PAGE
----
Contour tone

A tone contour is a tone in a tonal language which shifts from one pitch to another over the course of the syllable or word. Tone contours are especially common in East and Southeast Asia, but occur elsewhere, such as the Kru languages of Liberia and the Ju languages of Namibia.

Themes

When the pitch descends, the contour is called a falling tone; when it ascends, a rising tone; when it descends and then returns, a dipping or falling-rising tone; and when it ascends and then returns, it is called a peaking or rising-falling tone. A tone in a contour-tone language which remains at approximately an even pitch is called a level tone. Tones which are too short to exhibit much of a contour, typically because of a final plosive consonant, may be called checked, abrupt, clipped, or stopped tones.

Transcription

There are three phonetic conventions for transcribing tone contours.

  • Diacritics such as ⟨â⟩ and ⟨ǎ⟩ are used for falling and rising tones; diacritics for dipping and peaking tones, and well as distinguishing between lower and higher rising or falling tones, are not widely supported by computer fonts as of 2008.[1] This contrasts with register tones, where diacritics such as high ⟨á⟩, mid ⟨ā⟩, and low ⟨à⟩ are usually sufficient for transcription. (These are also used for high, mid, and low level contour tones.)
  • Tone letters such as mid level ⟨˧⟩, high falling ⟨˥˩⟩, low falling ⟨˨˩⟩, mid rising ⟨˧˥⟩, low rising ⟨˩˧⟩, dipping ⟨˨˩˦⟩, and peaking ⟨˧˦˩⟩.
  • Numerical substitutions for tone letters. The seven tones above would be written ⟨33⟩, ⟨51⟩, ⟨21⟩, ⟨35⟩, ⟨13⟩, ⟨214⟩, ⟨341⟩, for an Asian language, or ⟨33⟩, ⟨15⟩, ⟨45⟩, ⟨31⟩, ⟨53⟩, ⟨452⟩, ⟨325⟩, for an African or American language. (The doubling of the numeral in ⟨33⟩ in the level tone is used to disambiguate from a "tone 3", which in general is not at pitch level 3.)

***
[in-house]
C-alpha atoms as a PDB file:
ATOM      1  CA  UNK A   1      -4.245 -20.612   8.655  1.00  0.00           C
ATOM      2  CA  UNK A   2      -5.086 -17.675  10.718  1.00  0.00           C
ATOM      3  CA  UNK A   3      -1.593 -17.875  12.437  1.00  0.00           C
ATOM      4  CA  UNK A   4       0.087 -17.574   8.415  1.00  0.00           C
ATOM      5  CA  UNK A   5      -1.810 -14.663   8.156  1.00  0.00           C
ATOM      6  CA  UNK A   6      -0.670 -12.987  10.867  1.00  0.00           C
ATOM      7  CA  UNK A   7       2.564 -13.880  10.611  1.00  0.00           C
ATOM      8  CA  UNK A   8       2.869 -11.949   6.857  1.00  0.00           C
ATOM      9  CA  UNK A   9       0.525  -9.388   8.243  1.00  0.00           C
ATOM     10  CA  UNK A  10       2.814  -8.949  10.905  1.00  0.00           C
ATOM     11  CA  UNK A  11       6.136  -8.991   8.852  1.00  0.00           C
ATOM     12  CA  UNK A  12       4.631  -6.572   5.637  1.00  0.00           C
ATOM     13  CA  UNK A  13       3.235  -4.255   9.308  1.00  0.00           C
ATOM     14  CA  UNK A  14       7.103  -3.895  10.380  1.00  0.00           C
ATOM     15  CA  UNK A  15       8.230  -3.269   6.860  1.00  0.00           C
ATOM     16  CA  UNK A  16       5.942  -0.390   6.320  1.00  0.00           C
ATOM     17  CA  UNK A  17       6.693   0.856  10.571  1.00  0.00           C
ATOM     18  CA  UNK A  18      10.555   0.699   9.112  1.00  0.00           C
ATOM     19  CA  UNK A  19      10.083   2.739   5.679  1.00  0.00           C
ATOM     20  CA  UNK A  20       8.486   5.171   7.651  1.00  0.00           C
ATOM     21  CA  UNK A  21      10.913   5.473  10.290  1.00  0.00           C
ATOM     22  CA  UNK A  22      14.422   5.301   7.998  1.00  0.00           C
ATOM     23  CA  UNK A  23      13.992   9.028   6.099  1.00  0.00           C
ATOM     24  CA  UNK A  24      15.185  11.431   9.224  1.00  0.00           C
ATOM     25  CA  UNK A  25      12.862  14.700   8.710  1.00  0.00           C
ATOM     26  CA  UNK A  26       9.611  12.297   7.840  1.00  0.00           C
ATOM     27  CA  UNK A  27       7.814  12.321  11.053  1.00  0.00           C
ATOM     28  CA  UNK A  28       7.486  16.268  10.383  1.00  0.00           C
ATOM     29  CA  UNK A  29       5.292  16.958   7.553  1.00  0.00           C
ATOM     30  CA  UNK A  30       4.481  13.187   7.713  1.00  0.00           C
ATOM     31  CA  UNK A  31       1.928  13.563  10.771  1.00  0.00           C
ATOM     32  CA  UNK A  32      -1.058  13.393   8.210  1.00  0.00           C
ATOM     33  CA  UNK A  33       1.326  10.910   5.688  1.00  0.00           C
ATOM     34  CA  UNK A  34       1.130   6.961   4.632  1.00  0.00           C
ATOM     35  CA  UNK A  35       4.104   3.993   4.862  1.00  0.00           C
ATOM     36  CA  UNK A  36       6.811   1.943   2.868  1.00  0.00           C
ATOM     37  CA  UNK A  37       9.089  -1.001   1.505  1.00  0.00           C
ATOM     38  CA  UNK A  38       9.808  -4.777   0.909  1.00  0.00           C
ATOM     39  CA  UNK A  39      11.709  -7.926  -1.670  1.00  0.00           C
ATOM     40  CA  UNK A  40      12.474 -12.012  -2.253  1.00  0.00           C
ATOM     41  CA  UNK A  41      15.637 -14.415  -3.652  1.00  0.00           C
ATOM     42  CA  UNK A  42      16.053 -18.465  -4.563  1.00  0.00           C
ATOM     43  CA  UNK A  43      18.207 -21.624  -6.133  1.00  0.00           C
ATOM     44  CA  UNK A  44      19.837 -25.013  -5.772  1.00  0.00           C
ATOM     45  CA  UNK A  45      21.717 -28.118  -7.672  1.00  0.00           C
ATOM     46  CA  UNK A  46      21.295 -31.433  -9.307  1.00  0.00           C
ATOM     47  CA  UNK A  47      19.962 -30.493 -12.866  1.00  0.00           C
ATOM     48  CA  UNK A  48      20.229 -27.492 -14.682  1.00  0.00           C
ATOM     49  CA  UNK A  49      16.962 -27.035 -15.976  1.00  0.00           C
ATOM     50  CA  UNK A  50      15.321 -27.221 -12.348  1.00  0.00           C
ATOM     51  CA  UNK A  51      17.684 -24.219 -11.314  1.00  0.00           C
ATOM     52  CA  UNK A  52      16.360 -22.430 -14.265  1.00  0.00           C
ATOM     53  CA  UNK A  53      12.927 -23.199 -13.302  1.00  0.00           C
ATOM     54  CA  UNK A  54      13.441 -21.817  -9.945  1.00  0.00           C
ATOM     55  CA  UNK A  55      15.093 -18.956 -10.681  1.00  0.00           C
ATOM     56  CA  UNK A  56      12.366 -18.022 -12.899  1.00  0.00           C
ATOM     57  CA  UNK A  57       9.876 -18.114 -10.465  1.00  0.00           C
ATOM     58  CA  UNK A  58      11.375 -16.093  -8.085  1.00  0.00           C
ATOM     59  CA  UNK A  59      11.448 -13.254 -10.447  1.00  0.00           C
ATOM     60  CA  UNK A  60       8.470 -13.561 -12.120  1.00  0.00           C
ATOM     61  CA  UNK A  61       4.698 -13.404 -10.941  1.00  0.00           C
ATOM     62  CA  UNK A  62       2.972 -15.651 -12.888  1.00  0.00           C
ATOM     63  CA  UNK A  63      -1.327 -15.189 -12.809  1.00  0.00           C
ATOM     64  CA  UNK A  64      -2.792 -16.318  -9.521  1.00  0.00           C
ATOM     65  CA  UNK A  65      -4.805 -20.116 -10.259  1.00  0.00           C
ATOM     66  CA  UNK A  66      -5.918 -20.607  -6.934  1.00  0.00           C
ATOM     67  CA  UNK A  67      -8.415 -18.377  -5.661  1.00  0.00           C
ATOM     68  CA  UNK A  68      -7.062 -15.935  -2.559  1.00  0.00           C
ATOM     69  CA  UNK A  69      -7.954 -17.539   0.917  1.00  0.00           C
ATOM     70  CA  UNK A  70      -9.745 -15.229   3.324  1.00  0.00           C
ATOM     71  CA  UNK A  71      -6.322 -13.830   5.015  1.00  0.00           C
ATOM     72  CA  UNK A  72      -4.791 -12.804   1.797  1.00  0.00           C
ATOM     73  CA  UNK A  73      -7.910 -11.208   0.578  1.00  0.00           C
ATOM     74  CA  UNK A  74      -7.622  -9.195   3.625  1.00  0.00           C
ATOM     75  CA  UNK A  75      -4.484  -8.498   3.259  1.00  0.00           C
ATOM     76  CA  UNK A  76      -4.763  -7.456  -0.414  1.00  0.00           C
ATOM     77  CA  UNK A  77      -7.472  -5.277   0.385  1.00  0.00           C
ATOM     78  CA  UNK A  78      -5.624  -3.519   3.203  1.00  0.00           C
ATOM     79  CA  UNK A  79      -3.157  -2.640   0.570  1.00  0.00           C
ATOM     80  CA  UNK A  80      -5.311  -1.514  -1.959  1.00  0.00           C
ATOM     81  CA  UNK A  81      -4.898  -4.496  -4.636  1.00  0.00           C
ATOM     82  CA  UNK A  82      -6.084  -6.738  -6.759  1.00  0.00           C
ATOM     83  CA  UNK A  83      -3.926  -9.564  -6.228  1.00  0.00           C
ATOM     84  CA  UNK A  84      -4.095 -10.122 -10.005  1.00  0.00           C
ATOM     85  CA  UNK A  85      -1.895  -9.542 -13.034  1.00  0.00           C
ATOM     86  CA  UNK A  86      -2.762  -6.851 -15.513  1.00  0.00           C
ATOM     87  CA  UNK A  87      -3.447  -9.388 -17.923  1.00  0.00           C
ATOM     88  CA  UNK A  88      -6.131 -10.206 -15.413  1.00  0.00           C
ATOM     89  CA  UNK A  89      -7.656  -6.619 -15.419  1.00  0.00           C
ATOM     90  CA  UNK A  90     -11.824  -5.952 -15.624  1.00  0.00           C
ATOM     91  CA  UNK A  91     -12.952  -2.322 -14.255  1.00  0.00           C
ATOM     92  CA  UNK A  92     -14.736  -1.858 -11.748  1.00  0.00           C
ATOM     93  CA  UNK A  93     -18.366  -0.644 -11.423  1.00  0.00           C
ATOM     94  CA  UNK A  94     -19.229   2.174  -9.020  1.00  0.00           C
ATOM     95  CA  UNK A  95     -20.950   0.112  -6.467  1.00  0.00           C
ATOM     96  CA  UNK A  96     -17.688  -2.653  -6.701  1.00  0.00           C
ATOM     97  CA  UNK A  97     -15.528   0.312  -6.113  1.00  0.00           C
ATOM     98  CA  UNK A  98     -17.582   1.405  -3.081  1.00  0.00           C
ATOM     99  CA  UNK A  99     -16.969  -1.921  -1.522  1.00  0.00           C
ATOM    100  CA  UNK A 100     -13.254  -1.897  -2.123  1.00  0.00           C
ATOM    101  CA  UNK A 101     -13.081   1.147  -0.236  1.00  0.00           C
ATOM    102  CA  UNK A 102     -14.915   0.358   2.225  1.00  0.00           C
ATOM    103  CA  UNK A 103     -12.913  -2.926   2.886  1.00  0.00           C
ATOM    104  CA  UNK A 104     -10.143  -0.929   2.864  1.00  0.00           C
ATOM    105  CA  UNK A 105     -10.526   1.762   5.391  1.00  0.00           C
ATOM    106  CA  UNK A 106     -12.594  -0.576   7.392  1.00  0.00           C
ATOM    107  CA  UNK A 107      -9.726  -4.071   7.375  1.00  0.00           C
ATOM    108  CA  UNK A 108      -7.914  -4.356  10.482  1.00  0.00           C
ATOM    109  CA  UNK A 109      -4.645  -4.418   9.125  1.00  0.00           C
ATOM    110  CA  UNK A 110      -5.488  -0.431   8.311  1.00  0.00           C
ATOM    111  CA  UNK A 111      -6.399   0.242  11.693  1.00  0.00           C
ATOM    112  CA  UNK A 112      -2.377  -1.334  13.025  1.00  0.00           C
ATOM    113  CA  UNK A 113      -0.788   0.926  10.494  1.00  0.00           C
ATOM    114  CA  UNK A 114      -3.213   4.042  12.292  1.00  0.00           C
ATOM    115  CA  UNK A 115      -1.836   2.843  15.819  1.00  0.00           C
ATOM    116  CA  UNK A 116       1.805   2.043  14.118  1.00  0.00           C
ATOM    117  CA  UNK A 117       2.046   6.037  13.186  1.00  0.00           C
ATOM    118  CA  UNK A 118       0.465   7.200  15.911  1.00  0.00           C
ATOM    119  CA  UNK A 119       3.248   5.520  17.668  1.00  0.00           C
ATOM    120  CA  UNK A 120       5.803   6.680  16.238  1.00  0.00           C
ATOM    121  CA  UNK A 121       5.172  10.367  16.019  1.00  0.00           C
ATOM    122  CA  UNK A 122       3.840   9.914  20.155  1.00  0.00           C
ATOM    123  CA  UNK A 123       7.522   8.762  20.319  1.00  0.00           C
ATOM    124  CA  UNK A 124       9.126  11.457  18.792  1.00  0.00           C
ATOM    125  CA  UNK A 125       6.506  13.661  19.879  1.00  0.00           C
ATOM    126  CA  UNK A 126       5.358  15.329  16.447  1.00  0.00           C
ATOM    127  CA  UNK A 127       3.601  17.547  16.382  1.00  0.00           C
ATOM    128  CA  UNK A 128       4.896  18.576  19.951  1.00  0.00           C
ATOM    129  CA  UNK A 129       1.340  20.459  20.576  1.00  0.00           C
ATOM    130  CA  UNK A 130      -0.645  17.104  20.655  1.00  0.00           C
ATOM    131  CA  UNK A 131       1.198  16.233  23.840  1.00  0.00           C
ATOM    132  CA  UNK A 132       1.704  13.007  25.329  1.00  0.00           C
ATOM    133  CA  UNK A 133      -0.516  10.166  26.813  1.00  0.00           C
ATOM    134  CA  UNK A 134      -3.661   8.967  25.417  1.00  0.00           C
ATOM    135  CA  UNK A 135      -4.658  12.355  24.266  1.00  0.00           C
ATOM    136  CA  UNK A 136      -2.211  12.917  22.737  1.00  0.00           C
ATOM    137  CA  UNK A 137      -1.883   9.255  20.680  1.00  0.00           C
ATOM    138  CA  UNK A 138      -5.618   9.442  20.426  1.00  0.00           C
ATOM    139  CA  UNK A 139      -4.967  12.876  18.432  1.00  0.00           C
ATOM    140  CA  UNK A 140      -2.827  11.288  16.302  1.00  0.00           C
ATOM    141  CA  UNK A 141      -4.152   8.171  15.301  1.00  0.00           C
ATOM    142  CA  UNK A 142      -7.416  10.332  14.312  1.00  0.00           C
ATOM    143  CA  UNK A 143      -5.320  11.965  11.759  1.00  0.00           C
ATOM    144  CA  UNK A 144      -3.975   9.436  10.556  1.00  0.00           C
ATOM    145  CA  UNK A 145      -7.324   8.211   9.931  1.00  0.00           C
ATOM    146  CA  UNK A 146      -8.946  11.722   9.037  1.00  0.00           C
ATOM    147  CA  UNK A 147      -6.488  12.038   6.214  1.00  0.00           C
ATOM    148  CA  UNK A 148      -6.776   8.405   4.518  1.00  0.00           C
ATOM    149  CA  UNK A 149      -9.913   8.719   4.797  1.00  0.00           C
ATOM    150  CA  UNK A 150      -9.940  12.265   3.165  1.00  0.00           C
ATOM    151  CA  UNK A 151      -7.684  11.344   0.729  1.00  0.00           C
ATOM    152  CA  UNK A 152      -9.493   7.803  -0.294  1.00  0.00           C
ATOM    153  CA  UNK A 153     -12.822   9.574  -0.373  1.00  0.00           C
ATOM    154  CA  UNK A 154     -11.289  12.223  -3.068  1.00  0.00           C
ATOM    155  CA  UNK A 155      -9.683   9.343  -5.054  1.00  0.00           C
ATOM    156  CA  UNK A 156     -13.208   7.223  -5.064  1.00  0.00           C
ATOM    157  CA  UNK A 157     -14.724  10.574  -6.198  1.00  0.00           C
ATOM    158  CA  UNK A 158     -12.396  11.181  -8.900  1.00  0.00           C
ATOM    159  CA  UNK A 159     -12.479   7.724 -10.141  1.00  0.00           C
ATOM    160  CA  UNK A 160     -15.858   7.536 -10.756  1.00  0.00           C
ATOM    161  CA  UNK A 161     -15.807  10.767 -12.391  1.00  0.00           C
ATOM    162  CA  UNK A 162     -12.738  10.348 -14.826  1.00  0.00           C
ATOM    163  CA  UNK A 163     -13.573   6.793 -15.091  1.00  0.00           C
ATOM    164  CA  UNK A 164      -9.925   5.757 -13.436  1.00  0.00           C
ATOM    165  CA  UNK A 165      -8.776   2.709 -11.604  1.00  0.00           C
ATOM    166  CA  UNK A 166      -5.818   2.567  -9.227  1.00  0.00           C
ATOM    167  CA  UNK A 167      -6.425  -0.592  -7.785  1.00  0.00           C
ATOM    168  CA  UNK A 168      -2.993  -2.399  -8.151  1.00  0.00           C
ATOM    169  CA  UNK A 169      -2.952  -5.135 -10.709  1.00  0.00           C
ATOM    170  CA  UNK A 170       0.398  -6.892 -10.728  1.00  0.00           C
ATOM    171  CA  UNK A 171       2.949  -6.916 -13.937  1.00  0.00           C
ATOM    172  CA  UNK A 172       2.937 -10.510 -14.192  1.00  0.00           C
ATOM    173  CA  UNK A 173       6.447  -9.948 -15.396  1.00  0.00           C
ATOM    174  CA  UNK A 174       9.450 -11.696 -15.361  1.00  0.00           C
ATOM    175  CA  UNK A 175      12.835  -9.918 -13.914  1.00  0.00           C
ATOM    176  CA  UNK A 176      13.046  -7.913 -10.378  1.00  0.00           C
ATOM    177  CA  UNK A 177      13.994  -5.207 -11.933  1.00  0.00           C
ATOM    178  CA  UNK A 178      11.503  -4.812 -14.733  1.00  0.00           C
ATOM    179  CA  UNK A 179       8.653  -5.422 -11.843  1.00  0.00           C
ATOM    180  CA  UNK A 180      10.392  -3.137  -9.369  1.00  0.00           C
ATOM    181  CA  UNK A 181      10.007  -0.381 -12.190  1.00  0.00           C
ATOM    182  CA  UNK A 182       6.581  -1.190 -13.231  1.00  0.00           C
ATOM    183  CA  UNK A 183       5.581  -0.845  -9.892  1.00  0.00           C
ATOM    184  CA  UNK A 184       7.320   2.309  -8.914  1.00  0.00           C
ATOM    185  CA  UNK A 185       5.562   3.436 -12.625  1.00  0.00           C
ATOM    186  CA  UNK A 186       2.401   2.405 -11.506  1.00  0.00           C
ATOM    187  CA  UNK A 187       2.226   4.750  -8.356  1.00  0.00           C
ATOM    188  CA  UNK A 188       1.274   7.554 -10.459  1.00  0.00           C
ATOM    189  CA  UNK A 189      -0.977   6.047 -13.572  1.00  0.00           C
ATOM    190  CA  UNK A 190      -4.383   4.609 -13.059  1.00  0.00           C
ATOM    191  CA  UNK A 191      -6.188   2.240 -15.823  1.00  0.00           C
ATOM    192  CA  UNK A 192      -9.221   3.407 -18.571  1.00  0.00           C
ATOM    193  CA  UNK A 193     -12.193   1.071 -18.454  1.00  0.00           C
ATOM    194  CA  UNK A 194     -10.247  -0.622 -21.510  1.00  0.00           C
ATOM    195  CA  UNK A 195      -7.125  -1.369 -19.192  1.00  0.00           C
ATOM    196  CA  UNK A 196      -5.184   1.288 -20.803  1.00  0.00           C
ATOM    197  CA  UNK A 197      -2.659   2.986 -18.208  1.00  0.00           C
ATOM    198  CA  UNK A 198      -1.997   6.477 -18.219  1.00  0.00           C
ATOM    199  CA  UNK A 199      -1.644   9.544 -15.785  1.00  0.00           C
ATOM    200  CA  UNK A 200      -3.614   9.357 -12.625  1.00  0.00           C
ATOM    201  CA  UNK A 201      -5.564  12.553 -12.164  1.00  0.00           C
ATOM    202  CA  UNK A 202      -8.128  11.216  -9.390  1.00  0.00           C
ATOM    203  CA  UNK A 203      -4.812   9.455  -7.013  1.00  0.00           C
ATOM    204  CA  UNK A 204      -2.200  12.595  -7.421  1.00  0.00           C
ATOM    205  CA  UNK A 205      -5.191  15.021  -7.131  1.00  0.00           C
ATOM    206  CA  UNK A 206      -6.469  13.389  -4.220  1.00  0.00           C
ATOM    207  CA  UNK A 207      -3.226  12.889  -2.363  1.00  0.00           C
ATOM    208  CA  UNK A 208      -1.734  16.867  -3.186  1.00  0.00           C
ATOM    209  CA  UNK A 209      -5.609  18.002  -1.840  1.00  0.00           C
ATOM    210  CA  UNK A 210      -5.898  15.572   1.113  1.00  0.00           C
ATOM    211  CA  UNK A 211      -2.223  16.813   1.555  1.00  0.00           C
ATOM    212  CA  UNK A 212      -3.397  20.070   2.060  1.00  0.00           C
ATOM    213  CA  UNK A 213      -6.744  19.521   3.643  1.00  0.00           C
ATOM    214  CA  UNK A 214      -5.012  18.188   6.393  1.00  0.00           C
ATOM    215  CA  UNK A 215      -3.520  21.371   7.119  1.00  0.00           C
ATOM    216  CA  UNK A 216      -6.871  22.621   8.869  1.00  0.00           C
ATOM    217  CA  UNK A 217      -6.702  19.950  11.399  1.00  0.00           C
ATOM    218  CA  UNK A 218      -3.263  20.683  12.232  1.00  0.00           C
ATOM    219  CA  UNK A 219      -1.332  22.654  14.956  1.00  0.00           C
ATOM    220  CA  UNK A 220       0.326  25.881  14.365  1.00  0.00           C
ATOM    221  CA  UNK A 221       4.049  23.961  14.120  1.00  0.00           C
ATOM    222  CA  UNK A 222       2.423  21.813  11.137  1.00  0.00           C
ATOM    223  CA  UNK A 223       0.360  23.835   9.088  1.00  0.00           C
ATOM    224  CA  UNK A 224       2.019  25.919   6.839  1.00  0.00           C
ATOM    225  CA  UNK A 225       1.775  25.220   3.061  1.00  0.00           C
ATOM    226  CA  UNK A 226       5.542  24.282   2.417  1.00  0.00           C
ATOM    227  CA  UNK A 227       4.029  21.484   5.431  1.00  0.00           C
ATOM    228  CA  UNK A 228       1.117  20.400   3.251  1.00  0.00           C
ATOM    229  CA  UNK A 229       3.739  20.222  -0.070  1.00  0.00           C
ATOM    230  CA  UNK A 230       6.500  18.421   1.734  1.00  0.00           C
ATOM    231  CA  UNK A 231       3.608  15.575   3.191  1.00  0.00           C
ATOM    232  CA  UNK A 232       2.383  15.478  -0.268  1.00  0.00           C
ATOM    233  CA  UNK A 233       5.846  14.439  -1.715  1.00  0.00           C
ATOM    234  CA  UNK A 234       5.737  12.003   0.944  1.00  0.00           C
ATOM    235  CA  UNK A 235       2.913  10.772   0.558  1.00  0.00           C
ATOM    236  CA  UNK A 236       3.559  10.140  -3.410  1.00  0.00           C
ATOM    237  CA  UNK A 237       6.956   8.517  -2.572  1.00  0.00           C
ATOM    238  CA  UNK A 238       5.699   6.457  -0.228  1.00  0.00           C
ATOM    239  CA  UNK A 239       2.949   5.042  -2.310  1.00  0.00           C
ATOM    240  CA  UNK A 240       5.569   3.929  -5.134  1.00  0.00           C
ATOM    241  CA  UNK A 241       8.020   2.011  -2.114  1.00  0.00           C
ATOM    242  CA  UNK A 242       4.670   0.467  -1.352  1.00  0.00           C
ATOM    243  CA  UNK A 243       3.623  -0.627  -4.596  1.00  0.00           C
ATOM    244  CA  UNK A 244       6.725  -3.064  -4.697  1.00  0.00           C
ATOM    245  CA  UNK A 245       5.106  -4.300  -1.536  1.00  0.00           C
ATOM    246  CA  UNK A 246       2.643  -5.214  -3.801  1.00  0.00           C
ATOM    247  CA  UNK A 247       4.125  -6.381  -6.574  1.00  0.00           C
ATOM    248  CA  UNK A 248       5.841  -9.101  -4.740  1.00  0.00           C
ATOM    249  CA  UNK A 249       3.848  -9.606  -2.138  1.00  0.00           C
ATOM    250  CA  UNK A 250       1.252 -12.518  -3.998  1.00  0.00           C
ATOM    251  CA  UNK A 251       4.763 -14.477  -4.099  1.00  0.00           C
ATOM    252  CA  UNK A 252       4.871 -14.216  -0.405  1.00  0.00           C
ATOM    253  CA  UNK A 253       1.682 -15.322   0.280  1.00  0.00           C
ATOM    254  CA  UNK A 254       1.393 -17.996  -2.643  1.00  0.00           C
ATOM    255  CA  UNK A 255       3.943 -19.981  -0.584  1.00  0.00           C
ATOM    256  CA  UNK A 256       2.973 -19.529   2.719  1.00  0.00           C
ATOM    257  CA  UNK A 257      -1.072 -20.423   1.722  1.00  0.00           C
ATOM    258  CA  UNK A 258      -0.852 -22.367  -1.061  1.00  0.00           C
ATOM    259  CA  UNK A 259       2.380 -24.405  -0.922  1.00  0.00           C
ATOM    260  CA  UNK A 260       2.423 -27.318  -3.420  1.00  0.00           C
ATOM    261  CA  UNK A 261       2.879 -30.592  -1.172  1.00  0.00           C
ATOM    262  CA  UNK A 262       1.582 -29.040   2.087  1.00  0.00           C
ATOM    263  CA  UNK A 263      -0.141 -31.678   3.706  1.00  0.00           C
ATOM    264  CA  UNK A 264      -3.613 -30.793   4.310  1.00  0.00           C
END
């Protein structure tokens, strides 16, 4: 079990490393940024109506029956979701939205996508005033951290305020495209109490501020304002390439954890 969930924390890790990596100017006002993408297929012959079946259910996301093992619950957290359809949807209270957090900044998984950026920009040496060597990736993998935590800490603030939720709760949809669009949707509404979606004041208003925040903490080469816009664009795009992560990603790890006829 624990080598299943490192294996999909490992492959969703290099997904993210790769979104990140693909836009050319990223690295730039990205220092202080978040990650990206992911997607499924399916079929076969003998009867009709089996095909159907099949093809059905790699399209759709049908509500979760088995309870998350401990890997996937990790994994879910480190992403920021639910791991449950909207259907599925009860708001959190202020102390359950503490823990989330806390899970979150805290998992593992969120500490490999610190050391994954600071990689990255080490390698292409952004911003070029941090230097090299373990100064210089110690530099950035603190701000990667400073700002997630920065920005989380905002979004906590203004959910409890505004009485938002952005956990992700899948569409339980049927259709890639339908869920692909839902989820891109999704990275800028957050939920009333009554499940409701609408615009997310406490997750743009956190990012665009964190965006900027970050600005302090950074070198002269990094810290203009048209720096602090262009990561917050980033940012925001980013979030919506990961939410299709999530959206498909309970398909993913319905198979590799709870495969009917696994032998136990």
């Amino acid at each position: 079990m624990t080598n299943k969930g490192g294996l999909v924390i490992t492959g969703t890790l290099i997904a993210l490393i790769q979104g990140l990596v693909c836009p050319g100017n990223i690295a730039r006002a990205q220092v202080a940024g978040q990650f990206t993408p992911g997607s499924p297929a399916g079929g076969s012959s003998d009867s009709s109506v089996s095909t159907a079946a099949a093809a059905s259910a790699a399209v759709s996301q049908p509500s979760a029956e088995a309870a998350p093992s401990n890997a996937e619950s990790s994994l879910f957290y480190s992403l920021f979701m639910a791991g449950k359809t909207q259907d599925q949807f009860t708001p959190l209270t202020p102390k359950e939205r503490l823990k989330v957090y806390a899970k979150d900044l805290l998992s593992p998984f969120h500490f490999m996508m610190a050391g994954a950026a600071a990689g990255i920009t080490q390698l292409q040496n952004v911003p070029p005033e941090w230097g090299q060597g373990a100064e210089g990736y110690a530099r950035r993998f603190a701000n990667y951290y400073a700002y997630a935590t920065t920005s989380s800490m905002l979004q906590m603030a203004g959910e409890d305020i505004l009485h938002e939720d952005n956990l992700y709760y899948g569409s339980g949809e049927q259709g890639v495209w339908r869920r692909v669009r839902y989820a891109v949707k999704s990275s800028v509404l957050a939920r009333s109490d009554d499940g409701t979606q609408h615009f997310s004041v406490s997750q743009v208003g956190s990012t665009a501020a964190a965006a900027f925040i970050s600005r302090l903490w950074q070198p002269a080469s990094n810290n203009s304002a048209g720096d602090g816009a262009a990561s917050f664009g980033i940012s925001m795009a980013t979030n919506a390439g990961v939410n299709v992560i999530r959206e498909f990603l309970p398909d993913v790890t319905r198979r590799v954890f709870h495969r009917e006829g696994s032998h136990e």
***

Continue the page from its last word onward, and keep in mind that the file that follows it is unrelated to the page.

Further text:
See also

Notes


This article was sourced from Creative Commons Attribution-ShareAlike License; additional terms may apply. World Heritage Encyclopedia content is assembled from numerous content providers, Open Access Publishing, and in compliance with The Fair Access to Science and Technology Research Act (FASTR), Wikimedia Foundation, Inc., Public Library of Science, The Encyclopedia of Life, Open Book Publishers (OBP), PubMed, U.S. National Library of Medicine, National Center for Biotechnology Information, U.S. National Library of Medicine, National Institutes of Health (NIH), U.S. Department of Health & Human Services, and USA.gov, which sources content from all federal, state, local, tribal, and territorial government publication portals (.gov, .mil, .edu). Funding for USA.gov and content contributors is made possible from the U.S. Congress, E-Government Act of 2002.
 
Crowd sourced content that is contributed to World Heritage Encyclopedia is peer reviewed and edited by our editorial staff to ensure quality scholarly research articles.
 
By using this site, you agree to the Terms of Use and Privacy Policy. World Heritage Encyclopedia™ is a registered trademark of the World Public Library Association, a non-profit organization.